The Missouri chapter of the Sierra Club gathered a small band of supporters Tuesday at Ameren Missouri's headquarters in St. Louis. They held large signs that showed images of Ameren's four power plants in Missouri and listed details about the toxic heavy metals that coal ash contains, such as arsenic.

Ameren Missouri announced recently that it plans to close all of its coal ash ponds by 2022. However, activists want the regulators to address the contamination the ponds have already caused and are unhappy that Ameren has chosen to close its ponds by leaving them in place.

The Supreme Court of Missouri
Flickr | david_shane

The Missouri Supreme Court on Wednesday will consider two cases that could have far-reaching implications for the civil rights protections granted to the state’s LGBTQ community.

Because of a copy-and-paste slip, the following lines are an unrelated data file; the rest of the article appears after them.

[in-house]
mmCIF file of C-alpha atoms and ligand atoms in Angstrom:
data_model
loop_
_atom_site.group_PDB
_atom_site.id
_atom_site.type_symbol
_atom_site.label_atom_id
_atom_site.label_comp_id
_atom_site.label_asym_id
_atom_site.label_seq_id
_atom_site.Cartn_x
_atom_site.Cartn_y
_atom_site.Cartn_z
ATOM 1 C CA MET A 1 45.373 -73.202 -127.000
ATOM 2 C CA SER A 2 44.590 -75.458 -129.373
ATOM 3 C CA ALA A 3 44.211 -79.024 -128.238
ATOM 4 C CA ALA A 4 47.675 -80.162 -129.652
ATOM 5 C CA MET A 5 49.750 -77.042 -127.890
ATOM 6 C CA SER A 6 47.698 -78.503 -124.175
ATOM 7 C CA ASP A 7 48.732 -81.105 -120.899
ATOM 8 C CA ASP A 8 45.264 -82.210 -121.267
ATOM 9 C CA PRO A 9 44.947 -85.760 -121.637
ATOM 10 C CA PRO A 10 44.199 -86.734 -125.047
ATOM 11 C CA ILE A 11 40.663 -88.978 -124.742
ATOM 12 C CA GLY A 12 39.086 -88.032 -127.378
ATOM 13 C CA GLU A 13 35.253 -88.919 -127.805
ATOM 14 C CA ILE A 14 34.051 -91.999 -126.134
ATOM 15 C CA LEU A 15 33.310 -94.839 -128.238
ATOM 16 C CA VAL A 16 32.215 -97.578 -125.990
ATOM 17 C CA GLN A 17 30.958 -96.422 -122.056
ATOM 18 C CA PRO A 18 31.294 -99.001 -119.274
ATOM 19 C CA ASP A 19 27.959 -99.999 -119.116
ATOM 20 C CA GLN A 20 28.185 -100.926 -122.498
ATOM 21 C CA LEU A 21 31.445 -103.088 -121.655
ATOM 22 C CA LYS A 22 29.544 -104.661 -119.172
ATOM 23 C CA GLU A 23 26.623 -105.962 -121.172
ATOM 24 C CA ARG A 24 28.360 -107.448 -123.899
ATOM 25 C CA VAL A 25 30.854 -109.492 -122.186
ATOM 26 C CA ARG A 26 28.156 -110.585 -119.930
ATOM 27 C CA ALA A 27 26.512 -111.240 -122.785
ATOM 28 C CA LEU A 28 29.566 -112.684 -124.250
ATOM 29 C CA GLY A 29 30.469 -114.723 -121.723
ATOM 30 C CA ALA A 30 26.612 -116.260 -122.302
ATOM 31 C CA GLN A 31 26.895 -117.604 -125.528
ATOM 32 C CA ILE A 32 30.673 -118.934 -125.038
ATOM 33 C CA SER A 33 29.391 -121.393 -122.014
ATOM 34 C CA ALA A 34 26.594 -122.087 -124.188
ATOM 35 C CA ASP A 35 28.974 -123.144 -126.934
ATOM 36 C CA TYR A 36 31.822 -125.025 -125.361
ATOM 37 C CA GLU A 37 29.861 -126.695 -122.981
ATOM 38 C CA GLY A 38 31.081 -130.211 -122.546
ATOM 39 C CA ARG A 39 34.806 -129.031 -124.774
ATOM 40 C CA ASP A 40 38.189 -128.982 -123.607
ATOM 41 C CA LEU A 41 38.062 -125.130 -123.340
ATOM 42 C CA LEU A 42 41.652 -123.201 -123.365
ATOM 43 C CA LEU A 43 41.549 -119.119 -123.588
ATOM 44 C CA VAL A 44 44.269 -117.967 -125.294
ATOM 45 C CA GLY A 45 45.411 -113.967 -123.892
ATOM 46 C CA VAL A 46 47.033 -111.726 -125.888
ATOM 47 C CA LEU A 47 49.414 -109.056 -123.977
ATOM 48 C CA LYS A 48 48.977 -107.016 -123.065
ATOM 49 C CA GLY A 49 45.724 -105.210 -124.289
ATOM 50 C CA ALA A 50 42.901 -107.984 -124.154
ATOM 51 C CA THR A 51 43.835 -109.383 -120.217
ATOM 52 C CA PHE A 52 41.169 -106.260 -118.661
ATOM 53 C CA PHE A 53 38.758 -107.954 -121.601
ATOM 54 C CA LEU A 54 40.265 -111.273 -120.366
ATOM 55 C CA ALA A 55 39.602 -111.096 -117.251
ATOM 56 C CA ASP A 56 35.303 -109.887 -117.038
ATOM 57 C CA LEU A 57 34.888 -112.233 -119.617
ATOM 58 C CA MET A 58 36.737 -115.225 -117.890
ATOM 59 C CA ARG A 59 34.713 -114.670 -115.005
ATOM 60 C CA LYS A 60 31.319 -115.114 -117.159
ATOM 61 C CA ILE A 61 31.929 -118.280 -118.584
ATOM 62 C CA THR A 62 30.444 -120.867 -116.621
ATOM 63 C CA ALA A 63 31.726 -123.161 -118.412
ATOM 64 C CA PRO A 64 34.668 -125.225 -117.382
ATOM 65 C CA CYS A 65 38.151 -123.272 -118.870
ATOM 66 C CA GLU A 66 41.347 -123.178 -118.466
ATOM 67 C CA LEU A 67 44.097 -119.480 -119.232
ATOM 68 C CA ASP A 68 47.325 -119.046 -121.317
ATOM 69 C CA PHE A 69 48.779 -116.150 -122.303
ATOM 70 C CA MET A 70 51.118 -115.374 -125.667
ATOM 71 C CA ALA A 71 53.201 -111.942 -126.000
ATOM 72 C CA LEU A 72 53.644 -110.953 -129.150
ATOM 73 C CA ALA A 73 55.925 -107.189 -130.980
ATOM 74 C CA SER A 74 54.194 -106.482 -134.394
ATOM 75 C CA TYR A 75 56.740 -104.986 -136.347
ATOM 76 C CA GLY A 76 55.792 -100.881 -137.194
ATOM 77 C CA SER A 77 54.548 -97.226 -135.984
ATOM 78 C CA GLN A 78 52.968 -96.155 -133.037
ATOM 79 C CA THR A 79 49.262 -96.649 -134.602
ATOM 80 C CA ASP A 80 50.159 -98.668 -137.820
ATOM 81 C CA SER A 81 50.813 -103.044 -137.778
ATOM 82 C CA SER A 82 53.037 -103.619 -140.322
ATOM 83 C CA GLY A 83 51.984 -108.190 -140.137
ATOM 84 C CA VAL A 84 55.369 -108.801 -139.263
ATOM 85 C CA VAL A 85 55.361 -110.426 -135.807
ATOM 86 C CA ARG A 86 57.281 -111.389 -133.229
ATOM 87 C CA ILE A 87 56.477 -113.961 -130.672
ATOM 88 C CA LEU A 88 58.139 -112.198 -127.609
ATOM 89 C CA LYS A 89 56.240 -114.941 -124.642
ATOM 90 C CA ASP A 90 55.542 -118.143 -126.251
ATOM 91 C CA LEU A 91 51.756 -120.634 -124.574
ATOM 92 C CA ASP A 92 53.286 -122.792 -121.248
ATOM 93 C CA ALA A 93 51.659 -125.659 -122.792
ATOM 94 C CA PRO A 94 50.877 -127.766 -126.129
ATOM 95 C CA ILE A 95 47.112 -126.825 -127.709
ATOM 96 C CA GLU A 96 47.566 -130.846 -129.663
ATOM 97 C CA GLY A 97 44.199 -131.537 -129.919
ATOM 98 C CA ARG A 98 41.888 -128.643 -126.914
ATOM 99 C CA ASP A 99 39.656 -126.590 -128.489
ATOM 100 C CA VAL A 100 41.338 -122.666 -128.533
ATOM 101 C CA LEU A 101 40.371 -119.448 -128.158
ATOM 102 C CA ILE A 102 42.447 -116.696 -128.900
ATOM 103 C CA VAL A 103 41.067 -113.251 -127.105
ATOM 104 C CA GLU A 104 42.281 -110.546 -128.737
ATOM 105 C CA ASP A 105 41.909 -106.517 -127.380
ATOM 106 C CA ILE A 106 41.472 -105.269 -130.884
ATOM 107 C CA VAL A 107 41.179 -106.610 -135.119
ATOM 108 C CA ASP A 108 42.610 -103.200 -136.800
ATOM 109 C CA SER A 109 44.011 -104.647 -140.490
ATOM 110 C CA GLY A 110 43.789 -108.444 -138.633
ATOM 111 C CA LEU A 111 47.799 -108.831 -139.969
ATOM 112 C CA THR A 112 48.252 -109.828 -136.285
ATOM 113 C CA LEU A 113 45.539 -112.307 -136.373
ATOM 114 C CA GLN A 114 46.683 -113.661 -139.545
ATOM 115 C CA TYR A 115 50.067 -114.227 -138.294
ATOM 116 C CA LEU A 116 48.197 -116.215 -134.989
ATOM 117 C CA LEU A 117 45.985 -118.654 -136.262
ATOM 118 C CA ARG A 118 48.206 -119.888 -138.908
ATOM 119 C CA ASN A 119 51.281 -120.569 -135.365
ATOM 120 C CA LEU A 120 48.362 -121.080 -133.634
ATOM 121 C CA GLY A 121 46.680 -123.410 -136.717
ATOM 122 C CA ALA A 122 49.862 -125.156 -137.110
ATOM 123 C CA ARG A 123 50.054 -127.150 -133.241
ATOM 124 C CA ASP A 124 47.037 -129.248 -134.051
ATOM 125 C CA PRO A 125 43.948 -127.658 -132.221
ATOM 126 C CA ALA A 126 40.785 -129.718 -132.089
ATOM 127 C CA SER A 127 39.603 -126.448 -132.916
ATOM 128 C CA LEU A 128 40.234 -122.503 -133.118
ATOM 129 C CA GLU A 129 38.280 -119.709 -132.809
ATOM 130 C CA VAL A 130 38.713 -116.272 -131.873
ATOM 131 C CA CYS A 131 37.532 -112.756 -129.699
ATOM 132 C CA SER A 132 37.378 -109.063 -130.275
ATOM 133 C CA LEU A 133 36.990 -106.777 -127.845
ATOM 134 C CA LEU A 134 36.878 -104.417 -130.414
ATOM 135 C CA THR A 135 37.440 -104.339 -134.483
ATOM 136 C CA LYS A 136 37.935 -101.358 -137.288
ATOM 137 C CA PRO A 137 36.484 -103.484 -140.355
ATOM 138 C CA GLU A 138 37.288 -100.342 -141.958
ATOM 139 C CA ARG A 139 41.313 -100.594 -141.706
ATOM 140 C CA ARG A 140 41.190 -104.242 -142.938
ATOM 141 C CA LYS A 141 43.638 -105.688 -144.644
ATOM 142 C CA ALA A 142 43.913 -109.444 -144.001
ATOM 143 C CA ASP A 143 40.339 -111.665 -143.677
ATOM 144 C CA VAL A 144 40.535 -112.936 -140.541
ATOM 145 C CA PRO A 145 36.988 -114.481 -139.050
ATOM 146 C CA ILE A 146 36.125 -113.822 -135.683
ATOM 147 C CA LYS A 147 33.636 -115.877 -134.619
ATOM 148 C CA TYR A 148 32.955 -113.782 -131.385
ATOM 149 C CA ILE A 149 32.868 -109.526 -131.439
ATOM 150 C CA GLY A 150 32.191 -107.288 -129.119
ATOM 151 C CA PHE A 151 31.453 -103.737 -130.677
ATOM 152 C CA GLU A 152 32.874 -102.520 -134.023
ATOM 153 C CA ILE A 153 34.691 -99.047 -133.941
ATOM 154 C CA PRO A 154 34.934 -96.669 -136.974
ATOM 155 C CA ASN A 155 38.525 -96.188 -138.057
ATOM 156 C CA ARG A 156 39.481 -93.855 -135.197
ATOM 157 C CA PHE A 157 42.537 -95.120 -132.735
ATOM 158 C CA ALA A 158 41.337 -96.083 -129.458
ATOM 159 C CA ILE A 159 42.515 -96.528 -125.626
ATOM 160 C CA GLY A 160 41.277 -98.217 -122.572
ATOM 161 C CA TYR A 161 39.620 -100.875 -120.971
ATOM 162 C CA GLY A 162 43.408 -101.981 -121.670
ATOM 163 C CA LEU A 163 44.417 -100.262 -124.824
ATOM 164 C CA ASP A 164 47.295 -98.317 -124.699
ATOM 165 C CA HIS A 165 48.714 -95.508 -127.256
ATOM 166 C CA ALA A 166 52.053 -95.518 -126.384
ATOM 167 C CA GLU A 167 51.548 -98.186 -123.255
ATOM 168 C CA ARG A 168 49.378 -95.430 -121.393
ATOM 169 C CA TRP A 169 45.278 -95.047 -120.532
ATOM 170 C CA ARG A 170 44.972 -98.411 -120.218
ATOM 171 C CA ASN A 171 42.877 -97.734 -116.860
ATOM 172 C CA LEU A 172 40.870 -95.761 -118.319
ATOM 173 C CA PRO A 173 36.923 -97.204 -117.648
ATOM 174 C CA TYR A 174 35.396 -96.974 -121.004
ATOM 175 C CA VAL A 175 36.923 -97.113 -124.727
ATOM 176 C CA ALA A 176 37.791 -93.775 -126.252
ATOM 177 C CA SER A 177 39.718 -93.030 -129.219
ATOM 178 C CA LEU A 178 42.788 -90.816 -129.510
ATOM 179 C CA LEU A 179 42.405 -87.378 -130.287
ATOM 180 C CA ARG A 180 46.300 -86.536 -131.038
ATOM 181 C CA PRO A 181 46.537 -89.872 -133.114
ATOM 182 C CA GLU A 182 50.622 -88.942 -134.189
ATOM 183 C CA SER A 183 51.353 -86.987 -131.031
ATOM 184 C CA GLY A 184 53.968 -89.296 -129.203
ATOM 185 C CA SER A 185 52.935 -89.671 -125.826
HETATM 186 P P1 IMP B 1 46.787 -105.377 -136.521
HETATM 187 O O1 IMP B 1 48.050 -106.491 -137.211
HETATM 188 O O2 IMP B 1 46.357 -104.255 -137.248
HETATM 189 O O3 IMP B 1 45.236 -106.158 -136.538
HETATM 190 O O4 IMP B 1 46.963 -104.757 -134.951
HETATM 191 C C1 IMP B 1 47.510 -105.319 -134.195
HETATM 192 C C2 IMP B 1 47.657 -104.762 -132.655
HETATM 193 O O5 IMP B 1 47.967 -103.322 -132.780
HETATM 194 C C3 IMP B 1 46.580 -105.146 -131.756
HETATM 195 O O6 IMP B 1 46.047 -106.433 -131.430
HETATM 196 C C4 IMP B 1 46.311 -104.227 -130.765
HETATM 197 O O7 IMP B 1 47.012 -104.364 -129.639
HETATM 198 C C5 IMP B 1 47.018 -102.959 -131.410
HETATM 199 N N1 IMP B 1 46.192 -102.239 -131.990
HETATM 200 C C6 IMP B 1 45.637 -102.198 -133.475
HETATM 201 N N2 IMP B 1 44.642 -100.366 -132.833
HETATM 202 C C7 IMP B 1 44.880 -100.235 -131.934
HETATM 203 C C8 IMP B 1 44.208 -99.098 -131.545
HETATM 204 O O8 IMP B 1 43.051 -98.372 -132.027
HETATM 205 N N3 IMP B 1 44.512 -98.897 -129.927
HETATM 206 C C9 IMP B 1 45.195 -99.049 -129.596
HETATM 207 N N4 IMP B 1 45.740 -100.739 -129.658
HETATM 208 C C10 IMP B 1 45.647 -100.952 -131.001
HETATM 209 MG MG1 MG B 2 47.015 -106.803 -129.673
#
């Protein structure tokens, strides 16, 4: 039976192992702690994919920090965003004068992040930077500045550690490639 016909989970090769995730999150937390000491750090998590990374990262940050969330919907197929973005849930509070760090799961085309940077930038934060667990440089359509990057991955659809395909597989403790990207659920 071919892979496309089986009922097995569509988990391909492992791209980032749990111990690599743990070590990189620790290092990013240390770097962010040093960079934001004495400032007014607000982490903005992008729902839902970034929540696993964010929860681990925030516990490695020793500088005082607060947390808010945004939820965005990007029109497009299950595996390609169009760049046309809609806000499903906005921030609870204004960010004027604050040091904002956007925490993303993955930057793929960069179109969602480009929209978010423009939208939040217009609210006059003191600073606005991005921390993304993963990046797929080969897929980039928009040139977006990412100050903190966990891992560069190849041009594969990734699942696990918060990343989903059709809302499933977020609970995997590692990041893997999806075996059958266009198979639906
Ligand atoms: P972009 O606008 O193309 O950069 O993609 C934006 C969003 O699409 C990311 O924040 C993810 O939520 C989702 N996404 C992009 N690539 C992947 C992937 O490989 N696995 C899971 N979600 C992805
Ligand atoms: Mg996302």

The judges will be asked to determine whether the Missouri Human Rights Act prohibits discrimination based on sexual orientation and gender identity, even though the words are not in the act itself. Lower courts are split on the issue.

St. Louis Circuit Attorney Kim Gardner during her oath ceremony on Jan. 6, 2017.
File photo I Carolina Hidalgo | St. Louis Public Radio

Updated at 5:15 p.m. with Judge Rex Burlison taking request under advisement.

Attorneys for Missouri Gov. Eric Greitens want to disqualify St. Louis Circuit Attorney Kim Gardner from overseeing the governor’s latest felony charge — and instead appoint a special prosecutor.

It stems from how Gardner has handled Greitens’ other felony case for felony invasion of privacy.

Angela Lewis, left, listens while realtor Gail Brown explains how she arrived at a list price for the Lewis property in north St. Louis, in April 2018.
Holly Edgell / St. Louis Public Radio

Advocates concerned about persistent housing segregation in the region might question why promotional materials for the 2018 Fair Housing Conference use the word "celebrate" in reference to the Fair Housing Act.